A Christian leader in Nigeria says security agents have ordered him to apologise to the president after the two men had a public row.
Thousands of Christians have fled clashes in Kano
Reverend Yakubu Pam told the BBC that he was questioned for several hours.
President Obasanjo described Reverend Yakubu as an "idiot" when he questioned Mr Obasanjo's commitment to ending ethnic and religious violence.
Clashes between Christians and Muslims have killed hundreds of people this month in central and northern Nigeria.
Reverend Pam, head of the Plateau State branch of the Christian Association of Nigeria (Can), said he was consulting with his colleagues over whether to apologise.
On Thursday, he asked Mr Obasanjo in front of reporters why the president had not come to the area two months ago when dozens of Christians were killed in a Muslim raid.
The president replied: "What role have you played to bring about peace as Can chairman in Plateau State? Can, my foot! What kind of Can chairman are you? Did your own Christianity teach you about revenge?
"You are an idiot. A total idiot. And I have no apologies for that," said Mr Obasanjo, a born-again Christian.
He also responded sharply when Abdulazeez Yusuf, secretary general of the Muslim association Jamu'atu Nasril Islami, asked whether Mr Obasanjo was serious about bringing peace to Nigeria.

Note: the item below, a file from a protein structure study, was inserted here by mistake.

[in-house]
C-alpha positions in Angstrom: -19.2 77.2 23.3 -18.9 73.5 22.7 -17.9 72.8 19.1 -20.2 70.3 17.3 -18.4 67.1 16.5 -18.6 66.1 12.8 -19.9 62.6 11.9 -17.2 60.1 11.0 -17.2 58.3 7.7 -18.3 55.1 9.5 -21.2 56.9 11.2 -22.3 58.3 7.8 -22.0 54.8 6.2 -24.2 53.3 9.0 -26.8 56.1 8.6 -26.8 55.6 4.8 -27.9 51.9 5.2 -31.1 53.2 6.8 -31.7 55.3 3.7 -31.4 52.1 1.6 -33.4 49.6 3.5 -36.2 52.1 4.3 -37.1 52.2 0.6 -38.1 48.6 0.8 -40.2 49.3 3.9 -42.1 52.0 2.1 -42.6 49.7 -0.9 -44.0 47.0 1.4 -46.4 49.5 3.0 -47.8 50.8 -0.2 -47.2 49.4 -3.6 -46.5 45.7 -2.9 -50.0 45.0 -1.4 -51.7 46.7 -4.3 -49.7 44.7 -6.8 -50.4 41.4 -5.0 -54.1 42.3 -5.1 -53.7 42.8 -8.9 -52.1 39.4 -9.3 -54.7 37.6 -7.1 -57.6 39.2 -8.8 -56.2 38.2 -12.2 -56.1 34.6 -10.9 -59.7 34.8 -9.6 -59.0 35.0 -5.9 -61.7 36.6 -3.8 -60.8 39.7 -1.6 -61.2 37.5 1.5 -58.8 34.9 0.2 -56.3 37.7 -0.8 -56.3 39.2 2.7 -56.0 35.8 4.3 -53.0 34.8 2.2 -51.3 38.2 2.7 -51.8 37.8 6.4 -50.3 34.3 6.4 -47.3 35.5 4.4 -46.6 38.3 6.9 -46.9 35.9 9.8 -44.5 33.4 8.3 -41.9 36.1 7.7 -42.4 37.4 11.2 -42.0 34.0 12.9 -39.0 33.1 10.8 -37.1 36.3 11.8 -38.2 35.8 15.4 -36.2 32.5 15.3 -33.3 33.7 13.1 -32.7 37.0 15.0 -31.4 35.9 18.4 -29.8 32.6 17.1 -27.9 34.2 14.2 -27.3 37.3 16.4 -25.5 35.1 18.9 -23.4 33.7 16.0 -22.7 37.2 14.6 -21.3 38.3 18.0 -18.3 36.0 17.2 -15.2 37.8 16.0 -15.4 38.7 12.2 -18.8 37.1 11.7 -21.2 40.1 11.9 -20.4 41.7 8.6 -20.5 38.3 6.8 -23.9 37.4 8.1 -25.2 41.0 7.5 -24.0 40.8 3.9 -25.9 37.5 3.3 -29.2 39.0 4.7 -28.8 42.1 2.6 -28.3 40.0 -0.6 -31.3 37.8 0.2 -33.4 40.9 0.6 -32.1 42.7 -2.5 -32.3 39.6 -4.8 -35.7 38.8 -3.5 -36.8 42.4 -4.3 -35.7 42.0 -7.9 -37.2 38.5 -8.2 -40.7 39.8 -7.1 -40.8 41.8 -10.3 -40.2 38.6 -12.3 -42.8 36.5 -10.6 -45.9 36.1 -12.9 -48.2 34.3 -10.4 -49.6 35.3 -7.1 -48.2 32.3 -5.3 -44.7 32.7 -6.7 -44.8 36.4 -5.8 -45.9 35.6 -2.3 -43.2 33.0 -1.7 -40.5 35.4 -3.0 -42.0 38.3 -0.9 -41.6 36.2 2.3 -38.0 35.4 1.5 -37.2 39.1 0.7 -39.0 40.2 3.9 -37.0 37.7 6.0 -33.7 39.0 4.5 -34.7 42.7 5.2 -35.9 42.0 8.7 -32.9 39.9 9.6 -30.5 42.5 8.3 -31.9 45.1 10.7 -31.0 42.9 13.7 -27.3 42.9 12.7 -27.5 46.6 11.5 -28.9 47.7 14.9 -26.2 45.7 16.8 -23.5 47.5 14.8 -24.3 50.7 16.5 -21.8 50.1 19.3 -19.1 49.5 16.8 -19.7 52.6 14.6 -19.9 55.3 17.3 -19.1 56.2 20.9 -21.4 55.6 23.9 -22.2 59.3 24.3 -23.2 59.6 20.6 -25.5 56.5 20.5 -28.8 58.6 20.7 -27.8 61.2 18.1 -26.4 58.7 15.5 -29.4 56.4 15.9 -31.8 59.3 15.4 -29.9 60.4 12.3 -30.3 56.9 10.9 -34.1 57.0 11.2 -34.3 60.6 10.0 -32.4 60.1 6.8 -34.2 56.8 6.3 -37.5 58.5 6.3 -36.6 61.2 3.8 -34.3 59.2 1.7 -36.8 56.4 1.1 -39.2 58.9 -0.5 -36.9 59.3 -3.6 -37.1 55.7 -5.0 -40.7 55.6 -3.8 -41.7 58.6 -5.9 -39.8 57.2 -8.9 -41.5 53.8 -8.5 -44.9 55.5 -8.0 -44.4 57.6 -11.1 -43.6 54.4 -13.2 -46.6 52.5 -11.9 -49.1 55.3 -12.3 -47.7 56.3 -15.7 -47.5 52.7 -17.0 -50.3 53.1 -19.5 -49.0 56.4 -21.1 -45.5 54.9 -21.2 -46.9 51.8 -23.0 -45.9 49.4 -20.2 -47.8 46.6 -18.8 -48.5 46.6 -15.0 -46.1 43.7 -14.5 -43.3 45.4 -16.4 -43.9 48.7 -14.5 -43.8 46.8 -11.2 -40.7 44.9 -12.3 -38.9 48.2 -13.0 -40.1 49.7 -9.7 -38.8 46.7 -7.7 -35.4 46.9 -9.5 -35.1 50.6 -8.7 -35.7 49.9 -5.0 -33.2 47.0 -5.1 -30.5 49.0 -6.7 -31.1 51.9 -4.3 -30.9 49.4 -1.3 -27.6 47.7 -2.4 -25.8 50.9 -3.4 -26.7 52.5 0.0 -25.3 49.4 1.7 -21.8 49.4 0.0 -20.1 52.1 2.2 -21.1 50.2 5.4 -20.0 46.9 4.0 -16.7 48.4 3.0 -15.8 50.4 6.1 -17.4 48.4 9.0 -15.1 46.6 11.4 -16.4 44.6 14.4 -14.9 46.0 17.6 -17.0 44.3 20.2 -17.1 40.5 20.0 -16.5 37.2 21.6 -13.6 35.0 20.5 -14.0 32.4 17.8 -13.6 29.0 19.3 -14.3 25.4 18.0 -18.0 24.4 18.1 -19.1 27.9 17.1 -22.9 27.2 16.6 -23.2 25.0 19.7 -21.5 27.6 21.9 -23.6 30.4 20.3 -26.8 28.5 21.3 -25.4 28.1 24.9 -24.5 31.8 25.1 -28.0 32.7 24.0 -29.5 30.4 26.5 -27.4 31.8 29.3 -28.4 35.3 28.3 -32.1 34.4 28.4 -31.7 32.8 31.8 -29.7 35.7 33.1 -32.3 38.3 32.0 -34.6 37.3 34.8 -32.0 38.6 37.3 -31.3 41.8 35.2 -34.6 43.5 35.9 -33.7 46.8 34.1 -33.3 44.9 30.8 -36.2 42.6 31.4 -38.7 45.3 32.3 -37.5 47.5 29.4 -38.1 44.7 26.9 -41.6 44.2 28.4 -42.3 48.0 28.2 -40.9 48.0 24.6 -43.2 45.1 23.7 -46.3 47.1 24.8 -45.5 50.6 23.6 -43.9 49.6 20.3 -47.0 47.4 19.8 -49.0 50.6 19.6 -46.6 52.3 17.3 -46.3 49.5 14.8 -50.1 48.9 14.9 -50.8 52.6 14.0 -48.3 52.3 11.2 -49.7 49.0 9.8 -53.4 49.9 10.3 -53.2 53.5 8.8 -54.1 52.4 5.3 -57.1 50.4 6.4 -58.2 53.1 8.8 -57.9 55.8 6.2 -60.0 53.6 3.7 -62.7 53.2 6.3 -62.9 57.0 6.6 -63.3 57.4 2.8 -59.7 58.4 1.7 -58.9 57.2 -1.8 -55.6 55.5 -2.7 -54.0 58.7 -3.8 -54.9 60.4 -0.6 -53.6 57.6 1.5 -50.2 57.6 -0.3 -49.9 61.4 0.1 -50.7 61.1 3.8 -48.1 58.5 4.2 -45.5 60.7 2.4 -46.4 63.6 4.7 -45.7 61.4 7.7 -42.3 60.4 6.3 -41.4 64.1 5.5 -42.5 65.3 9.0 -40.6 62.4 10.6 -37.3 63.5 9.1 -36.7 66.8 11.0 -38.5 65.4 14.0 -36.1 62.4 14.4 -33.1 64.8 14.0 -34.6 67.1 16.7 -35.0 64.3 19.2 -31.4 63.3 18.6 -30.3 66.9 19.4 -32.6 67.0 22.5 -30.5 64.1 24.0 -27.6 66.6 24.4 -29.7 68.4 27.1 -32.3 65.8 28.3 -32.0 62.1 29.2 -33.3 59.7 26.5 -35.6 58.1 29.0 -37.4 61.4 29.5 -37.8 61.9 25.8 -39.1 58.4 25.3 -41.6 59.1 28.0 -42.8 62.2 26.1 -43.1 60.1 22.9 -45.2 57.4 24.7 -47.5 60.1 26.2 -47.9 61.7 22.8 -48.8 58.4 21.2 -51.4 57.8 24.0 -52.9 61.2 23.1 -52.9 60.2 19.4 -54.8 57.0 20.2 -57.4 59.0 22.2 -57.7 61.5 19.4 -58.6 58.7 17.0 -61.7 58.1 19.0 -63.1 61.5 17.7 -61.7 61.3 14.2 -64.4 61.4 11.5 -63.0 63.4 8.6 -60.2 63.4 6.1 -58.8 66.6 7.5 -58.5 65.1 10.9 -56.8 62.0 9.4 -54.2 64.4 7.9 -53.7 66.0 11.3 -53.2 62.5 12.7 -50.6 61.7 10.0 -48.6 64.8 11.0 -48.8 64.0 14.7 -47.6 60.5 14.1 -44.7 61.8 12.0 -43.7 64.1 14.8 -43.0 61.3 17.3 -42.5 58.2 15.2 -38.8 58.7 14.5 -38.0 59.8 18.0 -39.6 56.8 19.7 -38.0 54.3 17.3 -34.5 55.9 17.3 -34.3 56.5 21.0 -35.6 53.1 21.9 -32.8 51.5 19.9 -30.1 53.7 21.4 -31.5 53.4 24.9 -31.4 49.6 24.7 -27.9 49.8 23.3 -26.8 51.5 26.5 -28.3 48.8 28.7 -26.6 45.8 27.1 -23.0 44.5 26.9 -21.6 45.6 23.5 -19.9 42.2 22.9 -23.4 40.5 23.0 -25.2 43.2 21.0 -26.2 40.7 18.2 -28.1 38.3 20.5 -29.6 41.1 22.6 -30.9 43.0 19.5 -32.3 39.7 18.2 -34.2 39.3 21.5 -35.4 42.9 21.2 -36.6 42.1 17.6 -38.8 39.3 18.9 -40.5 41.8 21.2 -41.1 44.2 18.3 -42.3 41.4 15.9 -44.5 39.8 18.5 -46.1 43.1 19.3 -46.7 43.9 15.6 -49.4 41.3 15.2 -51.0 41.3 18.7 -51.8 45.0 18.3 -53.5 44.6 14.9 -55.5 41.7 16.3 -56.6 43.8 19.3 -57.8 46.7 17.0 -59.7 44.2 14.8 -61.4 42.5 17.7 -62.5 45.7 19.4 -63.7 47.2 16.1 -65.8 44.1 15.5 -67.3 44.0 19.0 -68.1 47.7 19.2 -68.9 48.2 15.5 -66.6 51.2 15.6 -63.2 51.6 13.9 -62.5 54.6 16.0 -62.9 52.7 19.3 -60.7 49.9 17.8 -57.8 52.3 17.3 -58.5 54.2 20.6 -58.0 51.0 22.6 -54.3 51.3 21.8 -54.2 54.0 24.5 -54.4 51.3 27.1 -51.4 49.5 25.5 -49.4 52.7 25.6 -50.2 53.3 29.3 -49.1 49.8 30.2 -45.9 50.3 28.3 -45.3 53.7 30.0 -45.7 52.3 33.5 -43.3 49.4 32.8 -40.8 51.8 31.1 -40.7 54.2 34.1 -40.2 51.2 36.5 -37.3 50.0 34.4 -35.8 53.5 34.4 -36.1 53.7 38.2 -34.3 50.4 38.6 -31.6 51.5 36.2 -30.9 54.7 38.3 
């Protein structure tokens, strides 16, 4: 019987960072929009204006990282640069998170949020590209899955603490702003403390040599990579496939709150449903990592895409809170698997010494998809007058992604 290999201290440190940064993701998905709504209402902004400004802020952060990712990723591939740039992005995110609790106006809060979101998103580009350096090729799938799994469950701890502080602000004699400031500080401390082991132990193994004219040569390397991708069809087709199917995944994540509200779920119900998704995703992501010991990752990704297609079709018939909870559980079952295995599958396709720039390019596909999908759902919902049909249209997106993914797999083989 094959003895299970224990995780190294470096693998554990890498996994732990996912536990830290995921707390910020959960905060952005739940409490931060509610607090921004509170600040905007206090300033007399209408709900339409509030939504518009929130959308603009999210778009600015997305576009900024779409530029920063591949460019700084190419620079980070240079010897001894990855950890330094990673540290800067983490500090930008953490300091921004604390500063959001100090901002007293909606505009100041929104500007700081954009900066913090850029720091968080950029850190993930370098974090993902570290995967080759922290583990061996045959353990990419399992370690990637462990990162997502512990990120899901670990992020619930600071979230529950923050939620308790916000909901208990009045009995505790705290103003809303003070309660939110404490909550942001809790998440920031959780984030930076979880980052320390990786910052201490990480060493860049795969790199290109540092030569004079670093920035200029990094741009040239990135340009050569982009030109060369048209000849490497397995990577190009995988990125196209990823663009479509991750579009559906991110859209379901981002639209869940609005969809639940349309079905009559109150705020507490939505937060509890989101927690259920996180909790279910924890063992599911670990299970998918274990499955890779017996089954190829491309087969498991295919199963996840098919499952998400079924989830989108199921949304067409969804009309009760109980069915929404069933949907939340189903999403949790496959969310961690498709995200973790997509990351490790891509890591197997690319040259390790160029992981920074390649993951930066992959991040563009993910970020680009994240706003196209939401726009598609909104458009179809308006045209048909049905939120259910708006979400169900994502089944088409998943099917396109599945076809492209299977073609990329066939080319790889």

Mr Obasanjo later visited the town of Yelwa, scene of last week's massacre by Christian militants and a relief camp where 27,000
people had fled.
There have been no reports of further clashes in the mainly Muslim city of Kano, where Muslims youths attacked Christians and others from outside the state with knives and machetes.
Some 22,000 people sought shelter at police stations after their houses were burnt down. At least 30 deaths have been confirmed but a Red Cross official says that many more may have died.
Obasanjo is accused of not doing enough to stop communal clashes
"I saw them put an old tyre on his neck and set him ablaze," said a 30-year-old Christian, Barry Owoyemi, of a dead Christian neighbour.
Armed police and soldiers are patrolling the city's streets and an overnight curfew remains in place.
They also turned out in the commercial capital, Lagos, and northern cities in an attempt to keep the peace.
Some 10,000 people have been killed in ethnic, religious and communal clashes in Nigeria since Mr Obasanjo was elected in 1999, ending a long period of military rule.
Nigeria is roughly evenly divided between Christians, mostly in the south, and Muslims, largely in the north.